More than a mere stand mixer, the Titanium Chef is Kenwood’s most versatile kitchen machine yet. Its electronic controls maintain speed and power regardless of load, allowing you to prep with precision, while its standard kit can cream, beat, whisk, mix, knead and liquidise.
Three outlets mean it can also be twinned with more than 20 optional attachments to mill, grind, mince, squeeze, slice, grate and chop – effectively replacing most of the appliances in your kitchen. While some stand mixers linger around the 500-800W mark for power, the Chef Titanium packs in 1,400W. As a result, there's isn't a task it can’t take on – from whisking up to 12 egg whites, 2.7kg of cake batter and 2.2kg of dough to a whole dinner menu.
Made from silver die-cast aluminium with a stainless-steel bowl with handles, the Titanium chef combines professional good-looks with a sturdy, solid build.
There’s no fuss or frippery, just a dial to control the speed (min, six numbered speeds, max and pulse) and a flick switch to lift the mixer’s head. Its bowl sits snugly on a non-slip mat, while a clear splashguard protects the worktop from any flying ingredients.
It comes with a good choice of tools, too: a K-beater, whisk and dough hook – all in stainless steel – plus a creaming beater with a flexible wiper for soft mixtures.
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What sets the Titanium Chef apart from basic stand mixers is its outlets. A slow-speed outlet at the front provides power for anything from a pasta roller to a fruit press; a medium speed one above it can power a food processor; and a high-speed outlet runs the included blender.
The blender jug is equally well designed. It’s made from thermo-resistant glass, so it can handle hot ingredients, plus detachable blades ensure it can be cleaned thoroughly.
Each tool on the Titanium Chef fits with a push and twist, which makes swapping them over simple. A switch on the front unlocks the mixer head so it can easily be tipped back, but unlocking it once raised is a little trickier. We found that it sometimes became stuck.
We started with a recipe for Morning Coffee Cake from the enclosed recipe book, which put the creaming beater to the test. First, we mixed sugar and melted butter using speed 2 – here, the splashguard came in handy as the mixture was runny. At the same speed we added eggs and yogurt, before switching to minimum to add the flour and other dry ingredients.
The Titanium Chef uses Kenwood’s Total Mixing action – a planetary motion that combines the beater revolving in one direction, while the socket turns in the other, making sure all the mixture is picked up.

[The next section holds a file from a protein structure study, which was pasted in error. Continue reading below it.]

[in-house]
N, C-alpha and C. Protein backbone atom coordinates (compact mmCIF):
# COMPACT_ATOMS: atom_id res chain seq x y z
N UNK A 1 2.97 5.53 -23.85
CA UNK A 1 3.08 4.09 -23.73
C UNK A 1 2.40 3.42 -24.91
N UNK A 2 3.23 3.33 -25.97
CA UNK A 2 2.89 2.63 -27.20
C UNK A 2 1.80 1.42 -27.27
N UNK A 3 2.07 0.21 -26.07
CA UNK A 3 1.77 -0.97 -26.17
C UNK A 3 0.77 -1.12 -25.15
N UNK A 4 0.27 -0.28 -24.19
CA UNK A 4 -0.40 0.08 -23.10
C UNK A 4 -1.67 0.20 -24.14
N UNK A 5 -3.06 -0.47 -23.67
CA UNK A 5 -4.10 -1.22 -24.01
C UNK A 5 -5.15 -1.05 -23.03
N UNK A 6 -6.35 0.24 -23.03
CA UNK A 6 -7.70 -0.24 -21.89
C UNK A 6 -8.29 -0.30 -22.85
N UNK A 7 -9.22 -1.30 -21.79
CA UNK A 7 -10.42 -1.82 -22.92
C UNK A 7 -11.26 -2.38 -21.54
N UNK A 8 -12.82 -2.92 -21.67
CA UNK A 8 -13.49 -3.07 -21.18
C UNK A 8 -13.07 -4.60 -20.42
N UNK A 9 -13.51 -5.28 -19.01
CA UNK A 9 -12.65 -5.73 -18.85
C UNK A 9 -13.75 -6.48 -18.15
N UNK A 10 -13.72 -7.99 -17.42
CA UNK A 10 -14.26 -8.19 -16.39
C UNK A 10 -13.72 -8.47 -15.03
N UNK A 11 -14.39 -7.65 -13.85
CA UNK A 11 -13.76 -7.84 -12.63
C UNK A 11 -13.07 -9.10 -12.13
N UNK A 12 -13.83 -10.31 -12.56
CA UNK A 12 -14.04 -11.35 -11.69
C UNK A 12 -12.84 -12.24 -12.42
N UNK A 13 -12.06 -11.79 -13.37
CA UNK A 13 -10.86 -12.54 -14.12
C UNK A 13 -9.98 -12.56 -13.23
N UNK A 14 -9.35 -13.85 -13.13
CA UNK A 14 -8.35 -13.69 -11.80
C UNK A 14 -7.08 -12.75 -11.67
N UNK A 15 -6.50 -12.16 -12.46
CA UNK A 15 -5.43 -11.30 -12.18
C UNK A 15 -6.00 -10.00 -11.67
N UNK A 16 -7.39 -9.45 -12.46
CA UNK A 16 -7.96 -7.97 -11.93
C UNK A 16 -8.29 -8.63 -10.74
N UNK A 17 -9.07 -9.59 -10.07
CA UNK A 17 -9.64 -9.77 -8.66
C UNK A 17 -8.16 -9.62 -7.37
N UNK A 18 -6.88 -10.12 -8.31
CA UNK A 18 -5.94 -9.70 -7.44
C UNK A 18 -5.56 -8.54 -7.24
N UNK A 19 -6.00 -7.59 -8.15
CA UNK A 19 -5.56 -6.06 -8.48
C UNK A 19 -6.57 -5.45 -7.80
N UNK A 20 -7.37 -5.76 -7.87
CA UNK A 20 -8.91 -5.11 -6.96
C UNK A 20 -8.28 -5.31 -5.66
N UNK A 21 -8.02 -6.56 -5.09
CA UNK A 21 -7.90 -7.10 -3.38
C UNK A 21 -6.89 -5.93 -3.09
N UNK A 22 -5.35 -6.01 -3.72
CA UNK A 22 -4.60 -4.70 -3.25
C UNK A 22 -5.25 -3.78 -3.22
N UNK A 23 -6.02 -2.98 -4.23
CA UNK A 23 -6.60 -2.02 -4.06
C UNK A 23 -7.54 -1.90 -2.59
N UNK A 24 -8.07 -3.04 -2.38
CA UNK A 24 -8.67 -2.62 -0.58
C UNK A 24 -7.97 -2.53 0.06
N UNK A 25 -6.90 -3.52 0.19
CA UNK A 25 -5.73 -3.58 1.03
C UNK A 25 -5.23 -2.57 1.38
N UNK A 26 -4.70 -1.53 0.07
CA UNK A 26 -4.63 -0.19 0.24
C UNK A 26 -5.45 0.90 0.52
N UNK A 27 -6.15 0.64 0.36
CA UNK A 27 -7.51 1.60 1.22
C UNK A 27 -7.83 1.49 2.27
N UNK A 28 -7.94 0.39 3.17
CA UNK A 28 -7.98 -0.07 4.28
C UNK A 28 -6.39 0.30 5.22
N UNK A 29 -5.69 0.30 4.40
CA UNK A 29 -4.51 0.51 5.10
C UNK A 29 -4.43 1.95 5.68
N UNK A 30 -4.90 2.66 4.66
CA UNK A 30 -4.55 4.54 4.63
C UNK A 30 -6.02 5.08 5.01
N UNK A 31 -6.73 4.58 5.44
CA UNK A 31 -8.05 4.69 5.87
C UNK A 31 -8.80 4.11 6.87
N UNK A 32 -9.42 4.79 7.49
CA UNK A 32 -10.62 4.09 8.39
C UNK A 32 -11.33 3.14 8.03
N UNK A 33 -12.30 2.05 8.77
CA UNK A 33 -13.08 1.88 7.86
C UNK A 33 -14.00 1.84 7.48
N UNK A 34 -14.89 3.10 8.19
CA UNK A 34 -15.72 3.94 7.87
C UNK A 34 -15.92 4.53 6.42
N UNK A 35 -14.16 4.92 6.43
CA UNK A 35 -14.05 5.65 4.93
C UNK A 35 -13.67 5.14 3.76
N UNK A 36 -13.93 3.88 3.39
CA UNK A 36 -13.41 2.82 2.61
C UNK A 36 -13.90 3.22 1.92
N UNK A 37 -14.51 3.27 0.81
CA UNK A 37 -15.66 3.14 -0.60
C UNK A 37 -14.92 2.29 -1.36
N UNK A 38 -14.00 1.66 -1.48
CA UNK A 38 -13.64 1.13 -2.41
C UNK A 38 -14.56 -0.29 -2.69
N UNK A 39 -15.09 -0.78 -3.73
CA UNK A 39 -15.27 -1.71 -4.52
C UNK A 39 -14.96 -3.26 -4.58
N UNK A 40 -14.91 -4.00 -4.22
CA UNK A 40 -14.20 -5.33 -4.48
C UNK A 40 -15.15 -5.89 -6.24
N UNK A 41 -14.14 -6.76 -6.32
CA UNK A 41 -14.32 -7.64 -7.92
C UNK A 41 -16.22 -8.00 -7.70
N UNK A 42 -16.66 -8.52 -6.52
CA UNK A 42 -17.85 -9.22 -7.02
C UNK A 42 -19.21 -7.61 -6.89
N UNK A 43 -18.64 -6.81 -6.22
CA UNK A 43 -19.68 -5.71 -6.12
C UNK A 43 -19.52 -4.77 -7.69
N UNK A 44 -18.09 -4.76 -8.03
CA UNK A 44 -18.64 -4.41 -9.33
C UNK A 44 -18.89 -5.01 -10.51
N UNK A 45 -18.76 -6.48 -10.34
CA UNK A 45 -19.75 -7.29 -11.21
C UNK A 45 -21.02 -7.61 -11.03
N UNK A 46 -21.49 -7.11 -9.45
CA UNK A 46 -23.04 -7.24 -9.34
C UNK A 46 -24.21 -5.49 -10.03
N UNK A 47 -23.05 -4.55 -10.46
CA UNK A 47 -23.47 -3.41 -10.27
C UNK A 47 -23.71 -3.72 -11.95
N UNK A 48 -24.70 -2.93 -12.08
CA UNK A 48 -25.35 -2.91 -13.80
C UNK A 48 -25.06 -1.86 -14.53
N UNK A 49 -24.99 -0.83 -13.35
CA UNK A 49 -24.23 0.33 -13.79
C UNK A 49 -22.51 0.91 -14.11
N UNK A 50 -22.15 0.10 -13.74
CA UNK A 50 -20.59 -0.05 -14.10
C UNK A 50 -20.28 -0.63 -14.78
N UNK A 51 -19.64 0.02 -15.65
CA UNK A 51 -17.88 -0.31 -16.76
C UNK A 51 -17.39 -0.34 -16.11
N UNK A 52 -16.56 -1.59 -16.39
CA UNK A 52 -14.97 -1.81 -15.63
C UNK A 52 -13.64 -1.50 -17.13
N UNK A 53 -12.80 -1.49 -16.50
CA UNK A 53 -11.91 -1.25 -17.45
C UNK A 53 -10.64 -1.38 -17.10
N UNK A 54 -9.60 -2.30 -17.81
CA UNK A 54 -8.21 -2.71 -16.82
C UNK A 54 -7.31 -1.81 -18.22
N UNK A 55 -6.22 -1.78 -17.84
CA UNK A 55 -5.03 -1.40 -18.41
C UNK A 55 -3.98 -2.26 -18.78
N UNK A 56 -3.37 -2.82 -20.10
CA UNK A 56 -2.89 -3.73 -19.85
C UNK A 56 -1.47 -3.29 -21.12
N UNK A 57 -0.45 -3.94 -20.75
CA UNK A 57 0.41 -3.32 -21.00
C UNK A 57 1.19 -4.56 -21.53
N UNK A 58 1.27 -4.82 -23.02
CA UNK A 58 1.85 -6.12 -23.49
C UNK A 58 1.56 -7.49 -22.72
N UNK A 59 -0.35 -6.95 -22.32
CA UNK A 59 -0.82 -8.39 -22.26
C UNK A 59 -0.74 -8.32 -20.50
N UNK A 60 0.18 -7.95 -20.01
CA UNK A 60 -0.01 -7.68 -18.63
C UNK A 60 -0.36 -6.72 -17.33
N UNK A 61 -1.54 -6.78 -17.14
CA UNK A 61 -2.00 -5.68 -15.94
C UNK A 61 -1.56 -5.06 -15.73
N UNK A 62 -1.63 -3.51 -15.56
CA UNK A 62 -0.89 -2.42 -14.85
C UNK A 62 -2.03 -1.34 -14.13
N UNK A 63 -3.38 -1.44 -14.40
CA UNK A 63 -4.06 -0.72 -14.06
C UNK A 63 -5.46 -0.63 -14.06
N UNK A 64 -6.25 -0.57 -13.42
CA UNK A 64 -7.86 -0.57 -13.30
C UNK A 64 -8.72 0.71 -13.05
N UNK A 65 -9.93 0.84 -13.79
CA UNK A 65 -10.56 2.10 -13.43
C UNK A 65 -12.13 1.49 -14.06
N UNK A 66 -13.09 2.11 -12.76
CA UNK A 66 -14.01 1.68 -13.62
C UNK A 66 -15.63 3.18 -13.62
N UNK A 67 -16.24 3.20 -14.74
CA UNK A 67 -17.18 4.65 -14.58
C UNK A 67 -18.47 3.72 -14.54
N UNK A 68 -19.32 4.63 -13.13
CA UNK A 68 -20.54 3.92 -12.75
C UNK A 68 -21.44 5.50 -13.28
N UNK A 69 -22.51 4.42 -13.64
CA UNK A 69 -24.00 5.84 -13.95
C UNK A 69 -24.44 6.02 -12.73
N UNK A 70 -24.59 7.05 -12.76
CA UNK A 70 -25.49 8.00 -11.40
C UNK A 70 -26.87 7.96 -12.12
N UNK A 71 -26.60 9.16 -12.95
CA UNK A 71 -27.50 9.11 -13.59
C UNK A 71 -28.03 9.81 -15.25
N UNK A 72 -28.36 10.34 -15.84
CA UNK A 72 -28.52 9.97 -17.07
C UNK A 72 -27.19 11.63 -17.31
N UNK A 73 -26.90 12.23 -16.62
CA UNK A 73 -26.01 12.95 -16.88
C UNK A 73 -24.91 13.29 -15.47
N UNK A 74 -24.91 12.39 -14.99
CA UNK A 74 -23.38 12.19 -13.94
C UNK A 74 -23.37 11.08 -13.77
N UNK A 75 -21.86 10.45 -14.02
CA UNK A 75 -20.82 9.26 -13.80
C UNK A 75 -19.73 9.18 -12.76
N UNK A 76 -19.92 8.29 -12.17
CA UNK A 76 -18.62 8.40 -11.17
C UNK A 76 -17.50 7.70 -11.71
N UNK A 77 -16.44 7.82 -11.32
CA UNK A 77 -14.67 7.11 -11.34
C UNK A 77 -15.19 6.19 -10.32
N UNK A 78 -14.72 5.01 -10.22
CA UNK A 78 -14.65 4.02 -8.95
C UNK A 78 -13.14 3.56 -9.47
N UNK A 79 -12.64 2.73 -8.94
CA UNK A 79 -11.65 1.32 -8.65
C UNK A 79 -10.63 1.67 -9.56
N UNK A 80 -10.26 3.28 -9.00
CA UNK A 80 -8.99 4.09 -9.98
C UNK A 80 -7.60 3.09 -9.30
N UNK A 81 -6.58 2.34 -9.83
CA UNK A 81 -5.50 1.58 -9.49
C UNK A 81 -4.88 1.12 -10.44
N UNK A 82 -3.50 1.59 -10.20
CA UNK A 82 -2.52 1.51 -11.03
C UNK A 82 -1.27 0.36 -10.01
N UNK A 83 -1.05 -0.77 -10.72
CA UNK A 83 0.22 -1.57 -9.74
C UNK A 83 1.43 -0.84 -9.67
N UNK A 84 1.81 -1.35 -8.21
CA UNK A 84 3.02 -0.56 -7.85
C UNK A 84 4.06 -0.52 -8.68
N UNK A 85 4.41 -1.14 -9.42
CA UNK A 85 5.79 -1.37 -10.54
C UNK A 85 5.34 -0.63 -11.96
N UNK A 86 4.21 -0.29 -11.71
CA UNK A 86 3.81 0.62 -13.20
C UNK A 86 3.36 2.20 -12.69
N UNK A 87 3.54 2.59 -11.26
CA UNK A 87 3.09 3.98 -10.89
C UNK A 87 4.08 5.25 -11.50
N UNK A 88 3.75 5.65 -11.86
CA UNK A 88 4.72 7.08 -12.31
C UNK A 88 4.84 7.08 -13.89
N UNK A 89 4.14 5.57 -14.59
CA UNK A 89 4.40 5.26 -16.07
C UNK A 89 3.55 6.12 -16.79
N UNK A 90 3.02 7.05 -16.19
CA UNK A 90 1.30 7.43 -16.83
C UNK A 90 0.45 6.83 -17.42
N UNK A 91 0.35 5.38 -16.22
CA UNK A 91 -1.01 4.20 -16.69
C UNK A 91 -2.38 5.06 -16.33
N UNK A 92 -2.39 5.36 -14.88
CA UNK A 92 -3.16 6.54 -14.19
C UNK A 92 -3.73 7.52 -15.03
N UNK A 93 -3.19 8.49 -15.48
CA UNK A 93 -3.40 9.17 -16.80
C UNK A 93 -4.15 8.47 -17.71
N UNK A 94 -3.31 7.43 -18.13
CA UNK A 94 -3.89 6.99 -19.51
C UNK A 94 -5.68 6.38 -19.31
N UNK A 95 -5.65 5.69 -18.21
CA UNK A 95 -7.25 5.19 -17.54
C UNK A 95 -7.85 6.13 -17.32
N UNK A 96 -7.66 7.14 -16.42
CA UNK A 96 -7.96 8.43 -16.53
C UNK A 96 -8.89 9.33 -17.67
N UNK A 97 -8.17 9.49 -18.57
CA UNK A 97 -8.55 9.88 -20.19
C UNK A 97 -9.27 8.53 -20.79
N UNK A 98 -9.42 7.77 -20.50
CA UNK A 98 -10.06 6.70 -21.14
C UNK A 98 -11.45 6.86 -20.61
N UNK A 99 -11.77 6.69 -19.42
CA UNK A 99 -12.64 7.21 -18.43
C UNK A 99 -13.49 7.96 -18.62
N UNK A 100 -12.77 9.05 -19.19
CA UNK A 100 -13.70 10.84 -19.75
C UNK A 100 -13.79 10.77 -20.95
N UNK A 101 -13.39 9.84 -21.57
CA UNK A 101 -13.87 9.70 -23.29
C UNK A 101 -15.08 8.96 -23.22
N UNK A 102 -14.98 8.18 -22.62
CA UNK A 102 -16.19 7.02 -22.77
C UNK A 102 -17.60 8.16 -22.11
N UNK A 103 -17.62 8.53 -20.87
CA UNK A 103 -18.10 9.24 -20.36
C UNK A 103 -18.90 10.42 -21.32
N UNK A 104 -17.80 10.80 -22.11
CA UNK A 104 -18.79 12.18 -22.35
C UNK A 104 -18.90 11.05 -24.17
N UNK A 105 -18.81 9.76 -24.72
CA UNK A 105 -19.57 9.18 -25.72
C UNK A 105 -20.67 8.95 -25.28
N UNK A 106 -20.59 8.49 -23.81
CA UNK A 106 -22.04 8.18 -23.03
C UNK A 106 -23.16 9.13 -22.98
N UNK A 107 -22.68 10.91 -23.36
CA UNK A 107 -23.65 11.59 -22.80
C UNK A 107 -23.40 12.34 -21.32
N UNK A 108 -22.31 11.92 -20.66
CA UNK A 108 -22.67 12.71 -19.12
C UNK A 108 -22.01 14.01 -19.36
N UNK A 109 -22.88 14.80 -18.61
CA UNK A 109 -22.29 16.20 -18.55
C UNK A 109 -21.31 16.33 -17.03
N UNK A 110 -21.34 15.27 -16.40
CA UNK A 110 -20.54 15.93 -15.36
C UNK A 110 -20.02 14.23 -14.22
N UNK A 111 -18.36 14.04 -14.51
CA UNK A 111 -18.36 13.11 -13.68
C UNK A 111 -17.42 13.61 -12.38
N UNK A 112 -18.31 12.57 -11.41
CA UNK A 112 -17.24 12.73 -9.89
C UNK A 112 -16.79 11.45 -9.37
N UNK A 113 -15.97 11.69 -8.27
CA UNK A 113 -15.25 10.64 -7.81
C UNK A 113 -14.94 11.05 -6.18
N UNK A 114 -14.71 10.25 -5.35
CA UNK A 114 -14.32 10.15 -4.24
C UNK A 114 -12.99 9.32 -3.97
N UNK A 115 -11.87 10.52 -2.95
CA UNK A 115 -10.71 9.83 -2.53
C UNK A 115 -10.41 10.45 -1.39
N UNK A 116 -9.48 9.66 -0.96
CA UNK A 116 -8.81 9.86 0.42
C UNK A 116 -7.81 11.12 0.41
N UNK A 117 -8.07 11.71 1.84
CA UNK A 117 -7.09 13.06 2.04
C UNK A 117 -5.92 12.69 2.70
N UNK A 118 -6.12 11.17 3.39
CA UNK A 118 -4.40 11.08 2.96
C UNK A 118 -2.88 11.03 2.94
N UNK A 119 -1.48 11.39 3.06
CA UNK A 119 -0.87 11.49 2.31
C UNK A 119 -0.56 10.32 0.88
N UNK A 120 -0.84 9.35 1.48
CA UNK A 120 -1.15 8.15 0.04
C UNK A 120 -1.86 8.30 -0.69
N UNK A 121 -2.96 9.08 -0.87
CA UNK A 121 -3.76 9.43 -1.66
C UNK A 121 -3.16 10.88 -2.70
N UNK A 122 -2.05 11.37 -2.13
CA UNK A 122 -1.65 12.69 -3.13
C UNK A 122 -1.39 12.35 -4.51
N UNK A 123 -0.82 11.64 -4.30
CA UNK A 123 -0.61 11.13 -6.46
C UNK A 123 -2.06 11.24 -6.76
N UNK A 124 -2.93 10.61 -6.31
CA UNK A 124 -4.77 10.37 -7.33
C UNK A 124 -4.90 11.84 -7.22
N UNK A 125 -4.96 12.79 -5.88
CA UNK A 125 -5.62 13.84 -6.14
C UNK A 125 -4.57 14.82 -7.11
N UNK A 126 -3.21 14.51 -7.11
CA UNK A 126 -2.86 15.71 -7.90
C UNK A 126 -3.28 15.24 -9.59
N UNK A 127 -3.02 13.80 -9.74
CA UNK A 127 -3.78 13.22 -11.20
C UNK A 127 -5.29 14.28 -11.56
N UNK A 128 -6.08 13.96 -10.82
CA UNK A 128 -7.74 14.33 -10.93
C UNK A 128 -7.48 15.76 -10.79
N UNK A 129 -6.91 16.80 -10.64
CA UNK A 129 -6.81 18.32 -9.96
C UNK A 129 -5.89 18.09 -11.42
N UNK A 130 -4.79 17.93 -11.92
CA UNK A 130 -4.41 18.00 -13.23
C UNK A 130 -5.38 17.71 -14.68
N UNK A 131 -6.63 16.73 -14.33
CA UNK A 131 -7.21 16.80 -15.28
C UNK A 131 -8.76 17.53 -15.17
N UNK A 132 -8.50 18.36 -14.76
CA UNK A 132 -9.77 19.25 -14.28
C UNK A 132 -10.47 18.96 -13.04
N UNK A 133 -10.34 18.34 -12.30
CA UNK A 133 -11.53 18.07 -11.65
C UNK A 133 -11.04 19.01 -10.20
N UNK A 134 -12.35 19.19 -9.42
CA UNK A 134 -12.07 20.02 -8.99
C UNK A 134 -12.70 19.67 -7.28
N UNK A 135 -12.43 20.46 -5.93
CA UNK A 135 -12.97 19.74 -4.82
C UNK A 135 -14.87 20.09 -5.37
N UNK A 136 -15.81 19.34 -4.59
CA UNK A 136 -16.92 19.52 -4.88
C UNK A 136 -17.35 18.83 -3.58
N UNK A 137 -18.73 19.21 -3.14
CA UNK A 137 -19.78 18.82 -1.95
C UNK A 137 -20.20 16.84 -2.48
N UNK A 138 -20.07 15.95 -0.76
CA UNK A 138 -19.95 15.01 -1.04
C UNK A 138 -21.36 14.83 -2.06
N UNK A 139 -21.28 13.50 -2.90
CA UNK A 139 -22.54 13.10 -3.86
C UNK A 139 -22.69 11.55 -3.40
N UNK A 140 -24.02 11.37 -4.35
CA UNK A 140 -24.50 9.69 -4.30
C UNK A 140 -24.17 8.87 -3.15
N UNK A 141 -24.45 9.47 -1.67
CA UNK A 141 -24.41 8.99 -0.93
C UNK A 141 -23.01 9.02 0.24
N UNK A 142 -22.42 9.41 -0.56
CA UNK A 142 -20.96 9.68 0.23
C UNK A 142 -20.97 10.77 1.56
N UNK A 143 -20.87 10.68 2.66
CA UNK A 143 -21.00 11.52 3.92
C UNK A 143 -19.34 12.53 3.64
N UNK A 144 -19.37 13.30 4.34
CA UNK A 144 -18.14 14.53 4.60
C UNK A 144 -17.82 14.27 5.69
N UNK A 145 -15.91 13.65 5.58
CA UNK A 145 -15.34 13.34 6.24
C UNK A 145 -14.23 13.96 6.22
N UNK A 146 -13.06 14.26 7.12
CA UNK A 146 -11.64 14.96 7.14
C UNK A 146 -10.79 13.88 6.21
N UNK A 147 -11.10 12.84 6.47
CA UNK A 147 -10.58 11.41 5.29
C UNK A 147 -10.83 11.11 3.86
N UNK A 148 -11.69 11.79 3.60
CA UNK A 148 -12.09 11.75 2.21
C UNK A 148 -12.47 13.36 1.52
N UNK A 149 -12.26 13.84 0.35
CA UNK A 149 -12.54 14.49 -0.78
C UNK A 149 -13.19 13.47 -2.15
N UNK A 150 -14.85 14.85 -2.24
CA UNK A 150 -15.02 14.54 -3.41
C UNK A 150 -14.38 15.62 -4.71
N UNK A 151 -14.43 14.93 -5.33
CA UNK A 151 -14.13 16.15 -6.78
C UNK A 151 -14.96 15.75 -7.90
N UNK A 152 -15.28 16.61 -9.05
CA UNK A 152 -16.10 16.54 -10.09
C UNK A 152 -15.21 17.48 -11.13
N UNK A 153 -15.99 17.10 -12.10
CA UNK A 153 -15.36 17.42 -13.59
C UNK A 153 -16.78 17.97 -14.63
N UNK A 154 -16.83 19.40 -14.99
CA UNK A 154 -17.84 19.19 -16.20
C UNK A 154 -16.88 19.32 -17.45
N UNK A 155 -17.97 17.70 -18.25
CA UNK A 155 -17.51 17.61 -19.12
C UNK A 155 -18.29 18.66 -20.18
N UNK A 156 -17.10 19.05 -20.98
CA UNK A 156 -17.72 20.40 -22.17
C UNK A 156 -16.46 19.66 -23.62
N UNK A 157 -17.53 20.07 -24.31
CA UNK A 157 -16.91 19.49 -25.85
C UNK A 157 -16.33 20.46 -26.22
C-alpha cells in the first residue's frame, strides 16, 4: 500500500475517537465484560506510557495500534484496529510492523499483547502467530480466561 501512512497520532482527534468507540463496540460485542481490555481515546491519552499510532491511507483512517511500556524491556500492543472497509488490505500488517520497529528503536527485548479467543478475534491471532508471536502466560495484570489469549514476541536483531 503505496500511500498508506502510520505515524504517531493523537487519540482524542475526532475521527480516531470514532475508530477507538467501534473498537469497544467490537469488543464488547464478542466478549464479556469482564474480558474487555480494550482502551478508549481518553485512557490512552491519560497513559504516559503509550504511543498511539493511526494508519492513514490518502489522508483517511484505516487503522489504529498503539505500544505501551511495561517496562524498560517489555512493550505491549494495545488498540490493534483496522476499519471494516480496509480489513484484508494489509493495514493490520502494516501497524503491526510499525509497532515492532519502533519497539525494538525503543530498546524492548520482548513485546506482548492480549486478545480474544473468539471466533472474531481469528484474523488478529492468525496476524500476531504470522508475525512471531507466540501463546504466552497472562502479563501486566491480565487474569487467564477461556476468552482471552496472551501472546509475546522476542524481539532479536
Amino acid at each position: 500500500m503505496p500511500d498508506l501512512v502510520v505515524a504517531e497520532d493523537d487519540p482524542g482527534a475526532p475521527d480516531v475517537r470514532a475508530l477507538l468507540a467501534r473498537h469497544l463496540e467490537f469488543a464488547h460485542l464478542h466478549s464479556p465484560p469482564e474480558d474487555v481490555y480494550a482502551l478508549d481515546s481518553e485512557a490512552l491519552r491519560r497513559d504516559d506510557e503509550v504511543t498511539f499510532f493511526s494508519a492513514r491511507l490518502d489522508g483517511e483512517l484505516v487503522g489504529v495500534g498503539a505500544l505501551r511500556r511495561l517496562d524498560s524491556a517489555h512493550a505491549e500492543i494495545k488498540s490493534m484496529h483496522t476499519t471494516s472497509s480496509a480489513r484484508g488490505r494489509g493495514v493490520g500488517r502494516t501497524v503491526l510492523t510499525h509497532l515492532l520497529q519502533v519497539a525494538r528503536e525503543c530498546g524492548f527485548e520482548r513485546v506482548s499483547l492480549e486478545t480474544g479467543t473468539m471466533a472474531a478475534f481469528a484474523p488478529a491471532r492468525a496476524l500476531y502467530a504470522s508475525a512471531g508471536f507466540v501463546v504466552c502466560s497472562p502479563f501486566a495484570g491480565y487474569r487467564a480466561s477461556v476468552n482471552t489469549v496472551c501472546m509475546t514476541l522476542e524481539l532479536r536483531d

The finished batter was consistently mixed with a small amount of flour left on the beater. Once baked, the cake rose well, although not as much as an average sponge.
Next, we made rock cakes using oats, apples, honey and oil. Adding all the ingredients to the mixer, we used the K-beater to gently combine the mixture on minimum speed. It accomplished this very quickly, producing a loose mixture that could be spooned out to be baked.
Moving on to a recipe for pizza, we fitted the dough hook and placed the dry ingredients in the bowl. Raising the hinged section of the splashguard, we were able to pour in water and oil at a slow rate while the machine ran at minimum speed.
Once combined, we raised the speed to knead the dough. Since it was quite sticky, the dough tended to cling to the hook. Adding extra flour helped free the dough for kneading, but it still had a tendency to wrap around the hook. However, the dough was stretchy enough to form a base and proved especially well.
Next, we tried making soup in the blender from raw vegetables, cooked potato and hot stock. Attaching the jug to the fast outlet, we blended for three minutes. The finished soup wasn’t entirely smooth since small pieces of vegetable were visible, and it was tepid, having cooled while being processed. While it lacked the power to completely liquidise the contents, it demonstrated that it could blend cooked soups and liquids.
Finally, we whipped three egg whites using the whisk on speed 5. The Titanium Chef was noisy at this speed, but didn’t shift at all on the worktop. Within a few minutes, the whites formed soft peaks and were firm enough to stay in the bowl when inverted. Clean-up was straightforward – everything is dishwasher-safe, apart from the splashguard.
There are several features that make the Titanium Chef a good buy for cooks of all abilities. Simple controls, a forgiving motor with enough power to work its way through almost anything without struggling, and kit that can be placed in the dishwasher without a second thought, are all big pluses.
That said, it’s an investment buy and its optional accessories will push up the price further, so consider if you’ll use all its features to make it a worthwhile purchase.
More a workhorse than a display piece, it’s a good all-rounder that handles the majority of tasks well.